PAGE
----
In another study, women with gestational diabetes who ate a diet rich in soy protein for 6 weeks had significantly lower blood sugar and insulin levels than those who ate no soy protein .

The soy isoflavones found in tofu may be partly responsible. However, a 2017 study on the beneficial effects of soy foods for type 2 diabetes failed to find a direct link for tofu specifically (

Although these results are promising, studies are limited and more research is needed.

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It Is Very Nutritious

Nutritional yeast is a great source of protein, B vitamins and trace minerals.

Fortified nutritional yeast contains more B vitamins than unfortified varieties, as extra amounts are added during manufacturing.

However, unfortified varieties still contain a moderate amount of B vitamins, which form naturally as the yeast grows.

Some of the main nutritional benefits of nutritional yeast include:

  • It is a complete protein: Nutritional yeast contains all nine essential amino acids that humans must get from food. One tablespoon contains 2 grams of protein, making it an easy way for vegans to add high-quality protein to meals (
  • , 4).

Exact nutritional values vary between brands, so always read labels to find the variety that meets your needs.

If you are using nutritional yeast to add extra vitamins and minerals to your diet, look for fortified varieties with higher amounts of added nutrients.

If you are using nutritional yeast simply for its flavor, you may be less concerned about whether it is fortified or not.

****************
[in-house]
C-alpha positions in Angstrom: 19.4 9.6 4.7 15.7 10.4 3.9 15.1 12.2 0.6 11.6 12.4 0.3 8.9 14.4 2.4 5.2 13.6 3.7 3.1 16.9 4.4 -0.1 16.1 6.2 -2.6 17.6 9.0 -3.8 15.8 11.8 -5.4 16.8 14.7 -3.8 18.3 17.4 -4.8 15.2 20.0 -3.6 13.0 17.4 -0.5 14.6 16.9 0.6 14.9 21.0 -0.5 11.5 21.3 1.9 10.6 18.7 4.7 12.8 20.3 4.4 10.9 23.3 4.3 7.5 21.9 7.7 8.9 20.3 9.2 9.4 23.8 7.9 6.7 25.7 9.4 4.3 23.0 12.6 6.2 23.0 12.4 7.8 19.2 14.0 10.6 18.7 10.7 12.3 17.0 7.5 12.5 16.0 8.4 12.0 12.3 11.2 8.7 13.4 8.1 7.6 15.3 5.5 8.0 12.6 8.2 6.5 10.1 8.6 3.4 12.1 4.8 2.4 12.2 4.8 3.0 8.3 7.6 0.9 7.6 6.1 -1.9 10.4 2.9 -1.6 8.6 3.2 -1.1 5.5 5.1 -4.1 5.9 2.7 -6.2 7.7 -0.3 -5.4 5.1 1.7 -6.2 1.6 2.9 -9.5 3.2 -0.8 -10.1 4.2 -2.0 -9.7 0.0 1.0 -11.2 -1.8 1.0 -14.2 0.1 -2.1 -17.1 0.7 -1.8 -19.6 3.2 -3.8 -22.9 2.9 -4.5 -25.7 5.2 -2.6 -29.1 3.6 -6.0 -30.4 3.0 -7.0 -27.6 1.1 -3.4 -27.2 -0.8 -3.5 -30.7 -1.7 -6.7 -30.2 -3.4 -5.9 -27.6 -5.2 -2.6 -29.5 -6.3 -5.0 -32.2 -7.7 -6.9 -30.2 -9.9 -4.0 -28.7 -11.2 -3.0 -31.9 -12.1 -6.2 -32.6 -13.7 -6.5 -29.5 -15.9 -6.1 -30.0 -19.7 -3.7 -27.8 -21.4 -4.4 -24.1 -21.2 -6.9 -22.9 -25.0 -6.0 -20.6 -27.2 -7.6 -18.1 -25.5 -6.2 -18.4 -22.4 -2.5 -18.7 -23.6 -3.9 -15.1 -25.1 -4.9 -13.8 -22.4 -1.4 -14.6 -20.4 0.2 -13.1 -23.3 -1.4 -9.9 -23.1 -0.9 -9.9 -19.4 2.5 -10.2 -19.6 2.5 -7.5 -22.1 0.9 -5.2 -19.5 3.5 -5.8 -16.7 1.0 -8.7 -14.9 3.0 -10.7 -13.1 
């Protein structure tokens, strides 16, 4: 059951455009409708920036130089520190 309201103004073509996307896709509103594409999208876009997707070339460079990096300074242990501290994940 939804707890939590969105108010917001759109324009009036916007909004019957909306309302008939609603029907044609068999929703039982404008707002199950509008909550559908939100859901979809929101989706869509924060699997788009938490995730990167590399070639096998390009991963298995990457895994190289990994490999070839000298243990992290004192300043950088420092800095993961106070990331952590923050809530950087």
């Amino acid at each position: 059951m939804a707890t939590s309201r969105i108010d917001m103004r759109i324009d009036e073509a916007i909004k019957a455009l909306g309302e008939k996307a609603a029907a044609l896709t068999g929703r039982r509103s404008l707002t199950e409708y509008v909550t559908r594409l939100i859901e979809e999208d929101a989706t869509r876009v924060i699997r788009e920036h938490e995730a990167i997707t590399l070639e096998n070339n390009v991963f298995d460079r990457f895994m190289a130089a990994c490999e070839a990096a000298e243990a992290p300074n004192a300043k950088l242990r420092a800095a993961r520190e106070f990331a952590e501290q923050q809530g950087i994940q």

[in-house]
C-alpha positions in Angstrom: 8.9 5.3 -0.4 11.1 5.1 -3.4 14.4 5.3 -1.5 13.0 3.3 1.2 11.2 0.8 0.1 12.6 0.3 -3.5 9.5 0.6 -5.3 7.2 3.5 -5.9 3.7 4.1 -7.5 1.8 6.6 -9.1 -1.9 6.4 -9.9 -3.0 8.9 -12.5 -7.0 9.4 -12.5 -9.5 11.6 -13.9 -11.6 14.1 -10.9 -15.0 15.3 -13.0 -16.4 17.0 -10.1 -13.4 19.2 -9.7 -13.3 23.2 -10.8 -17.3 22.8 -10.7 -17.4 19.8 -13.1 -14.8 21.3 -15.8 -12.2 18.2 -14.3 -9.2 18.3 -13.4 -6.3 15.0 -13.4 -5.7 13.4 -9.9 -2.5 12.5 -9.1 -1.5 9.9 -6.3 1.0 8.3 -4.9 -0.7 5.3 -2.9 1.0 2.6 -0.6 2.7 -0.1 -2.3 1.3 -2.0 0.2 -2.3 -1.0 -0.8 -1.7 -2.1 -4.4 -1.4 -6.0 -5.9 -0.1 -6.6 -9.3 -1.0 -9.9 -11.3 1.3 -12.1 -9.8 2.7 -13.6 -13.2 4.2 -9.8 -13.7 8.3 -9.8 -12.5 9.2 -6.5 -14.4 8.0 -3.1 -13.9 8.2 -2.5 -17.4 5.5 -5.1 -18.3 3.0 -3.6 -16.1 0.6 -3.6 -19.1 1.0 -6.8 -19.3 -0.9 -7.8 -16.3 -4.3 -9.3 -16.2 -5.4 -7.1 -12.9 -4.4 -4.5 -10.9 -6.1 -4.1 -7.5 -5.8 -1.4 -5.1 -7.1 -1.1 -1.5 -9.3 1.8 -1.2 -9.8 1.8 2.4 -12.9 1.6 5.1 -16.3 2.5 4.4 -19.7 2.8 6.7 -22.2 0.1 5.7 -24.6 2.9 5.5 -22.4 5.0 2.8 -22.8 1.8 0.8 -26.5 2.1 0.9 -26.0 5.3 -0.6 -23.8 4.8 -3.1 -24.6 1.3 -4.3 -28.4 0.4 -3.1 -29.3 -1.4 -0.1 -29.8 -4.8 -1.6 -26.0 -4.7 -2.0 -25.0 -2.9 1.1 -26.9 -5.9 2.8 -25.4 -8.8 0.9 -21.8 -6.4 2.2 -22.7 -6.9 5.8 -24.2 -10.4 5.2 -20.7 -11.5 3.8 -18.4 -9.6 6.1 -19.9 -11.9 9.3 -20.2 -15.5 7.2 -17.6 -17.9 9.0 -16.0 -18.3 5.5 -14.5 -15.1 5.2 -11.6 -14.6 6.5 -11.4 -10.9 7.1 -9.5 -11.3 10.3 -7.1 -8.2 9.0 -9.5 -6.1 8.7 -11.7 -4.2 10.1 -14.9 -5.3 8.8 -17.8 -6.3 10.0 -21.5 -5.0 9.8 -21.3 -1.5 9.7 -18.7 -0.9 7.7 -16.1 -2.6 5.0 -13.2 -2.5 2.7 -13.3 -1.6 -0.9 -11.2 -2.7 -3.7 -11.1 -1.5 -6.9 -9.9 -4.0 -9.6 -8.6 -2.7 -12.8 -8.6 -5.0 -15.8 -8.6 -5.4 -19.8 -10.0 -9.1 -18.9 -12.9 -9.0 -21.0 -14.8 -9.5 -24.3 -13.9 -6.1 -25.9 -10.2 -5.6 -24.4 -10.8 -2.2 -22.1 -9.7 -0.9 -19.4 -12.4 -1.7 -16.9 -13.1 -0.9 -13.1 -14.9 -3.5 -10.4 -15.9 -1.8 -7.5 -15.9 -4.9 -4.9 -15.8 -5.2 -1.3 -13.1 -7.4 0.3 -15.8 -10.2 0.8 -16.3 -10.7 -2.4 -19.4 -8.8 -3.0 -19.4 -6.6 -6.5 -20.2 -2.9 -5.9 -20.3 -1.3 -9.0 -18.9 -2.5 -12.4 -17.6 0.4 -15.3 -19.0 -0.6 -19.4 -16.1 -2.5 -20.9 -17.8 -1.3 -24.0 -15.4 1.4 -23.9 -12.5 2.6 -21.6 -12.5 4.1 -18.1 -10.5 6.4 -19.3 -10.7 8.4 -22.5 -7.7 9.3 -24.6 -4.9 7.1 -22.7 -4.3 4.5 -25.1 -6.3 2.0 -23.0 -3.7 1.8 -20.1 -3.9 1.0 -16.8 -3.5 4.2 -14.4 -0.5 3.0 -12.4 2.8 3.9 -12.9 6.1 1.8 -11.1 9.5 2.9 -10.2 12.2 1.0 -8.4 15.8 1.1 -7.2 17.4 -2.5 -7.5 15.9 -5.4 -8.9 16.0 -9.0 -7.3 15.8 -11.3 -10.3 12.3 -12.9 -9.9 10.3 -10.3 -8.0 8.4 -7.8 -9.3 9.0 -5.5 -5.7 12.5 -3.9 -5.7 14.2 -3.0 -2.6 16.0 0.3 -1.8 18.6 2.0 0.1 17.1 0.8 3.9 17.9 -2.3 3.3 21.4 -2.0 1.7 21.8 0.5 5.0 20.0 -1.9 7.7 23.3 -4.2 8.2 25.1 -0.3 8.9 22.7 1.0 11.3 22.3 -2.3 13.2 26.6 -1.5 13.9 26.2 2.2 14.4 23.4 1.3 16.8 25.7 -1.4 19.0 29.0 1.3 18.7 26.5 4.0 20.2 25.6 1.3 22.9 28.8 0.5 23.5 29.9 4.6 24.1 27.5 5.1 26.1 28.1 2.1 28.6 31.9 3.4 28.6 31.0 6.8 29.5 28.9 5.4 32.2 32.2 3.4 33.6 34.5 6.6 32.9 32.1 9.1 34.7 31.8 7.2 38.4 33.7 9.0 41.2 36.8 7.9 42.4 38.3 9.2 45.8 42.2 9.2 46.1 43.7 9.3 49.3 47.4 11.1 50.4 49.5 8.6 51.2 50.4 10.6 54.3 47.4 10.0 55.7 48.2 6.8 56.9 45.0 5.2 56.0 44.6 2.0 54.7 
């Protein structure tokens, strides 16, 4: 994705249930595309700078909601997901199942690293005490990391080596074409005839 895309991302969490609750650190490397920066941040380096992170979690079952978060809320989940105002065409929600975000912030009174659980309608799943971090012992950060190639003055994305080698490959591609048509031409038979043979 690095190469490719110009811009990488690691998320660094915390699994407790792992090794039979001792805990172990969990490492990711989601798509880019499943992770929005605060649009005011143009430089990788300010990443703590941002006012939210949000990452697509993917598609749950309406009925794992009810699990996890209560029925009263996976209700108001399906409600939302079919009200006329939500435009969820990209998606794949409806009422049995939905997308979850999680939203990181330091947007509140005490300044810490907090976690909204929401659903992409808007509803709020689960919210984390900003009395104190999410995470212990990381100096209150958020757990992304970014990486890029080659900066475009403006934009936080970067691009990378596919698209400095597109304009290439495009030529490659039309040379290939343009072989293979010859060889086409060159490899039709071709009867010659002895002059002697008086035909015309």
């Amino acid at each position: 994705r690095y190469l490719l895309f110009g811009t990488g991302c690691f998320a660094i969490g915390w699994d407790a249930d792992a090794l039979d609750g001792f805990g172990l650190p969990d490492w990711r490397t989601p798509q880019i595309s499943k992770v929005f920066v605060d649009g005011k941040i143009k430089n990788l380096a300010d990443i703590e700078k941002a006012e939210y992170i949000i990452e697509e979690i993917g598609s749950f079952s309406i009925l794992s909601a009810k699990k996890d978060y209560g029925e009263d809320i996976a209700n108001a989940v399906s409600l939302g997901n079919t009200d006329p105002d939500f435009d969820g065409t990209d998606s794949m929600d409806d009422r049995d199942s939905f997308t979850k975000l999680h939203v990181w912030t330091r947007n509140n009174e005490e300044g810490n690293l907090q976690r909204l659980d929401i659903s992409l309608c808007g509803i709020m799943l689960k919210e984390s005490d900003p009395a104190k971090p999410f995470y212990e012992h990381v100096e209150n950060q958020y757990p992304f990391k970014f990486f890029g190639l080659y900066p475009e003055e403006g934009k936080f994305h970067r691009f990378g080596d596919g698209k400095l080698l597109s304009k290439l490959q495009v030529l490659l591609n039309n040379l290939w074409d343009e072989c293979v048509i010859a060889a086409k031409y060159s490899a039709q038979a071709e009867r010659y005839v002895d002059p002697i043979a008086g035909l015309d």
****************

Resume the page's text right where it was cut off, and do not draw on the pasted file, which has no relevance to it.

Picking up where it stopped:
Summary Fortified nutritional yeast is a vegan-friendly source of complete protein, B vitamins and trace minerals required for optimal health.

How Much Protein Do Most Of Us Get

Science shows that most of us already get more protein than we need.

In 2013, the Journal of the Academy of Nutrition and Dietetics the largest study to date comparing the nutrient intake of more than 71,000 non-vegetarians, vegetarians, and vegans. The study found that, on average, vegetarians and vegans get 70 percent more protein than they need every day , while non-vegetarians get even more than that .

Without even trying, you are most likely getting more protein than you needwhether youre a vegan, vegetarian, or omnivore. Protein deficiency is almost exclusively seen in people suffering from a calorie deficiency. In these cases, the concern should be getting more calories and more of all nutrientsnot just protein.

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Tips For Boosting Protein On A Plant

Sharon Palmer